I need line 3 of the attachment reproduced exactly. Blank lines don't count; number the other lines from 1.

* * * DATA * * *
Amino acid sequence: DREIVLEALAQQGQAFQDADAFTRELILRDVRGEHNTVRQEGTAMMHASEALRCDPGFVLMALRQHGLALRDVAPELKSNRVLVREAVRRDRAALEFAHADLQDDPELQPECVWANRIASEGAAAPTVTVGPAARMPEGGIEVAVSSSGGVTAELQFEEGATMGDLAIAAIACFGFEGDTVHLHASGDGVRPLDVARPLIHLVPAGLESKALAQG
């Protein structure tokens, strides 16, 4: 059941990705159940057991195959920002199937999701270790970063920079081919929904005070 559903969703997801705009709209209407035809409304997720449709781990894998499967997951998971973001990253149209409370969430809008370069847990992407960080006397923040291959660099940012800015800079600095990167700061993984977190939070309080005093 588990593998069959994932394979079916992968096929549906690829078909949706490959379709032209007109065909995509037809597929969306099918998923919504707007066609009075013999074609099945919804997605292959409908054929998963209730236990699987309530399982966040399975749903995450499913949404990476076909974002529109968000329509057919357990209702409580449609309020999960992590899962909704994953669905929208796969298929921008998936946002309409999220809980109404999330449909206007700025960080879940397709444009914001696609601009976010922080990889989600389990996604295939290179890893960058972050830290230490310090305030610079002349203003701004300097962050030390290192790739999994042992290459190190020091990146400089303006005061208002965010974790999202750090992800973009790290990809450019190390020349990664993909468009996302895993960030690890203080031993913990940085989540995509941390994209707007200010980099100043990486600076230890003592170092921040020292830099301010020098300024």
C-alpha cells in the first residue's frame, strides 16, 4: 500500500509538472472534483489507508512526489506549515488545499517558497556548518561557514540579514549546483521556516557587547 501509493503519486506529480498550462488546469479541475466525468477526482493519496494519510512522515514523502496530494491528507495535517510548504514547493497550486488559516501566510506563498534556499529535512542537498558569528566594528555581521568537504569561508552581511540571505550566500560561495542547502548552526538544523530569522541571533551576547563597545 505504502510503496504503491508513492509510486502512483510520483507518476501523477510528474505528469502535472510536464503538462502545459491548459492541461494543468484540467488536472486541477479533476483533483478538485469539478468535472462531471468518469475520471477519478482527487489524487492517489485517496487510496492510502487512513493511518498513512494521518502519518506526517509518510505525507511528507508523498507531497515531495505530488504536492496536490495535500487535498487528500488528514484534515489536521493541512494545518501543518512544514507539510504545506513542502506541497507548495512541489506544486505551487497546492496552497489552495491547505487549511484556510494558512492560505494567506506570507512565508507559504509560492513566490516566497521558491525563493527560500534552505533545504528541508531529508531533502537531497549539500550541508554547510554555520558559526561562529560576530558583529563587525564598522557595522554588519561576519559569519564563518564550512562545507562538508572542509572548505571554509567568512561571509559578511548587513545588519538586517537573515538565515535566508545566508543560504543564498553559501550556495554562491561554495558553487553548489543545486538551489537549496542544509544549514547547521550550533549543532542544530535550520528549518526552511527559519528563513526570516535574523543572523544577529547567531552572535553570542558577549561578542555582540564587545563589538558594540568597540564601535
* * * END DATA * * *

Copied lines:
C-alpha cells in the first residue's frame, strides 16, 4: 500500500509538472472534483489507508512526489506549515488545499517558497556548518561557514540579514549546483521556516557587547 501509493503519486506529480498550462488546469479541475466525468477526482493519496494519510512522515514523502496530494491528507495535517510548504514547493497550486488559516501566510506563498534556499529535512542537498558569528566594528555581521568537504569561508552581511540571505550566500560561495542547502548552526538544523530569522541571533551576547563597545 505504502510503496504503491508513492509510486502512483510520483507518476501523477510528474505528469502535472510536464503538462502545459491548459492541461494543468484540467488536472486541477479533476483533483478538485469539478468535472462531471468518469475520471477519478482527487489524487492517489485517496487510496492510502487512513493511518498513512494521518502519518506526517509518510505525507511528507508523498507531497515531495505530488504536492496536490495535500487535498487528500488528514484534515489536521493541512494545518501543518512544514507539510504545506513542502506541497507548495512541489506544486505551487497546492496552497489552495491547505487549511484556510494558512492560505494567506506570507512565508507559504509560492513566490516566497521558491525563493527560500534552505533545504528541508531529508531533502537531497549539500550541508554547510554555520558559526561562529560576530558583529563587525564598522557595522554588519561576519559569519564563518564550512562545507562538508572542509572548505571554509567568512561571509559578511548587513545588519538586517537573515538565515535566508545566508543560504543564498553559501550556495554562491561554495558553487553548489543545486538551489537549496542544509544549514547547521550550533549543532542544530535550520528549518526552511527559519528563513526570516535574523543572523544577529547567531552572535553570542558577549561578542555582540564587545563589538558594540568597540564601535